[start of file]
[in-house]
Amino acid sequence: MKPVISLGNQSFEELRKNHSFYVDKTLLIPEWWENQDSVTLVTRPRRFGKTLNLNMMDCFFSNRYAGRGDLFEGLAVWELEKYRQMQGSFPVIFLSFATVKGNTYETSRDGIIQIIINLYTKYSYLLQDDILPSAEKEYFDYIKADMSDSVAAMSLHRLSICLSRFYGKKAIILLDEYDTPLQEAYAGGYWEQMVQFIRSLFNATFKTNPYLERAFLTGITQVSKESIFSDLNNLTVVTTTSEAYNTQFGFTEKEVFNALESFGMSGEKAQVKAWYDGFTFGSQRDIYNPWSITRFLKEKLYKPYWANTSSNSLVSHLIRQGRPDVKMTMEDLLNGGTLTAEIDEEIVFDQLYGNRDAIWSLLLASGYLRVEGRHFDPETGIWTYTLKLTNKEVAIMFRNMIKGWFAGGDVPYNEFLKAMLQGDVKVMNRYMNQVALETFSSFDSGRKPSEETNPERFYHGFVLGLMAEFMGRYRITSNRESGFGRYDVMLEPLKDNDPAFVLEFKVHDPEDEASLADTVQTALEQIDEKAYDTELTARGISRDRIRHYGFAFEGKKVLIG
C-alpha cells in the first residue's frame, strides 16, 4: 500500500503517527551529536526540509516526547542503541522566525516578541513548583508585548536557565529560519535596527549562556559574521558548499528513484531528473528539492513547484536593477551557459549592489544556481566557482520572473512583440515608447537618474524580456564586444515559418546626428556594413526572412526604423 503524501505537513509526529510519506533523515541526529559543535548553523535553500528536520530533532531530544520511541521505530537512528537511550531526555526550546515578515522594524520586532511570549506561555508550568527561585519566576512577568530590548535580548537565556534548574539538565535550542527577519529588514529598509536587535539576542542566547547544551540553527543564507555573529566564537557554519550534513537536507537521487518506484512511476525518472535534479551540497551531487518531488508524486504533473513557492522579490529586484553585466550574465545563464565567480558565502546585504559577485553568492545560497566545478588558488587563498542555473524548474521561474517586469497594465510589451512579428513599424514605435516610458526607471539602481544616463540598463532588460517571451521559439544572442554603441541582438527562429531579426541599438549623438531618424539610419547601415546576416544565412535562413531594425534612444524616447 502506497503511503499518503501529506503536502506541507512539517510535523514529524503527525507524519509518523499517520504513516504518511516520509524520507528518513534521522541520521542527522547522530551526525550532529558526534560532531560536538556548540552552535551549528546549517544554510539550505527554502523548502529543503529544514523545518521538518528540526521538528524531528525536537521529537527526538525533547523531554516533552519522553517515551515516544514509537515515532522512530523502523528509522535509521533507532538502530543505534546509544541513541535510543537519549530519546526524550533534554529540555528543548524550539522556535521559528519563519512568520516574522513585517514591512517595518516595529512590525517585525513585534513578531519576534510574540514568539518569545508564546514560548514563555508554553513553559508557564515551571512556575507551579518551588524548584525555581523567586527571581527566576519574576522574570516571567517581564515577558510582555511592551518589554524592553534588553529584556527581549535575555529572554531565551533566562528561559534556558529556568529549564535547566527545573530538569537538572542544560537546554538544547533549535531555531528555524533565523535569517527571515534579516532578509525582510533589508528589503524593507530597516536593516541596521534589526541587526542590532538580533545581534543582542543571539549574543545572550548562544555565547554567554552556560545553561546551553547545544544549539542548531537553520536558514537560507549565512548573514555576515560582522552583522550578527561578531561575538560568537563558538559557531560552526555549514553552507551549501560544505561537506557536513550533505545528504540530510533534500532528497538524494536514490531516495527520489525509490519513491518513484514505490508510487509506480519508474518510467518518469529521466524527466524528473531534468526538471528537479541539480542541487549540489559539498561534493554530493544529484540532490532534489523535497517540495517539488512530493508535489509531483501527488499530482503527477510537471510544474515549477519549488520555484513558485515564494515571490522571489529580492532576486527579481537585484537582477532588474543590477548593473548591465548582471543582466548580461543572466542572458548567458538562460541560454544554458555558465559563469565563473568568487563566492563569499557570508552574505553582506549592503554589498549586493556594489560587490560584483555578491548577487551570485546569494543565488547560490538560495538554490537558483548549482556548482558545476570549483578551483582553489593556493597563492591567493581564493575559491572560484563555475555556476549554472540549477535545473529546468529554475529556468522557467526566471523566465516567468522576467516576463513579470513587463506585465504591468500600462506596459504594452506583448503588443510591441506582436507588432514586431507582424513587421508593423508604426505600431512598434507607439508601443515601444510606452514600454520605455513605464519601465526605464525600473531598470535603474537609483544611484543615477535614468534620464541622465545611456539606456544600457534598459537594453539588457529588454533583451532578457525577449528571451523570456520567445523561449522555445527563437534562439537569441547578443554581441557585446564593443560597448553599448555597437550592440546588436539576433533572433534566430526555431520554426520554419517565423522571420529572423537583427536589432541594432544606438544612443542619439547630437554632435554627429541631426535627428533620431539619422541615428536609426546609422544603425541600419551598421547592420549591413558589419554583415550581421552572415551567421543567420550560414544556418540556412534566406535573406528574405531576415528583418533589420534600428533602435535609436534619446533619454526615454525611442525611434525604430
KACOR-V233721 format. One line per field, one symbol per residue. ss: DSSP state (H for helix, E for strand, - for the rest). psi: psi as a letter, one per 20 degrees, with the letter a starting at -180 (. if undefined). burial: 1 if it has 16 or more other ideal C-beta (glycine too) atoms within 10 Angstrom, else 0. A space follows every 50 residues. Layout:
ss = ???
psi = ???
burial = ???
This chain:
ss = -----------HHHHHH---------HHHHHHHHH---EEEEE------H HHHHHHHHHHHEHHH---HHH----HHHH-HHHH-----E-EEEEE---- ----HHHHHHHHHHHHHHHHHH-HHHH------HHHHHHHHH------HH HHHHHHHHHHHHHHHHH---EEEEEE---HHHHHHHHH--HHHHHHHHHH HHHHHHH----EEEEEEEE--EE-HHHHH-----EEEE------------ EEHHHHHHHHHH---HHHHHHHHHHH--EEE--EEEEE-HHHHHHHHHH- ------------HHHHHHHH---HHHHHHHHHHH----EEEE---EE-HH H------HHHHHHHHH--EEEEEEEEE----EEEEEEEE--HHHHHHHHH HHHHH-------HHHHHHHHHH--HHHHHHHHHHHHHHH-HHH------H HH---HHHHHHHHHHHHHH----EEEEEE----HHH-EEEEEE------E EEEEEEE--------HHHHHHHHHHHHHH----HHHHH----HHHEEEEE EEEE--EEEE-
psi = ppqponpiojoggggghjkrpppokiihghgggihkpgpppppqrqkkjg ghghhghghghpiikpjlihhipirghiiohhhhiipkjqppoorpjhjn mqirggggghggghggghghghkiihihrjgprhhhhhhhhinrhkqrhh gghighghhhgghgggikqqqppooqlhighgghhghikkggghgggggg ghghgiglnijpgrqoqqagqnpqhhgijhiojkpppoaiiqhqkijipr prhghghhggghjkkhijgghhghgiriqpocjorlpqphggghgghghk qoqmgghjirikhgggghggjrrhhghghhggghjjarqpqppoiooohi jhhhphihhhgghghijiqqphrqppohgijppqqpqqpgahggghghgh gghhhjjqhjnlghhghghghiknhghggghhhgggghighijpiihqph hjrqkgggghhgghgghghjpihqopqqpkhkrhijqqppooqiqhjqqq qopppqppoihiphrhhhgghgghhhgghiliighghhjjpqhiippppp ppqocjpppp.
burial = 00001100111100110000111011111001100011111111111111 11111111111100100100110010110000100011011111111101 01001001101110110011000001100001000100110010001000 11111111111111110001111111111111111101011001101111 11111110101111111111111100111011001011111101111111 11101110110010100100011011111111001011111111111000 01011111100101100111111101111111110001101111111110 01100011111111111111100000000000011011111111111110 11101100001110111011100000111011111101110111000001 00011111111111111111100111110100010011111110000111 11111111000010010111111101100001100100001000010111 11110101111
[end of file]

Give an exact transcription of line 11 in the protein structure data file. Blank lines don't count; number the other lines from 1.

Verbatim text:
burial = 00001100111100110000111011111001100011111111111111 11111111111100100100110010110000100011011111111101 01001001101110110011000001100001000100110010001000 11111111111111110001111111111111111101011001101111 11111110101111111111111100111011001011111101111111 11101110110010100100011011111111001011111111111000 01011111100101100111111101111111110001101111111110 01100011111111111111100000000000011011111111111110 11101100001110111011100000111011111101110111000001 00011111111111111111100111110100010011111110000111 11111111000010010111111101100001100100001000010111 11110101111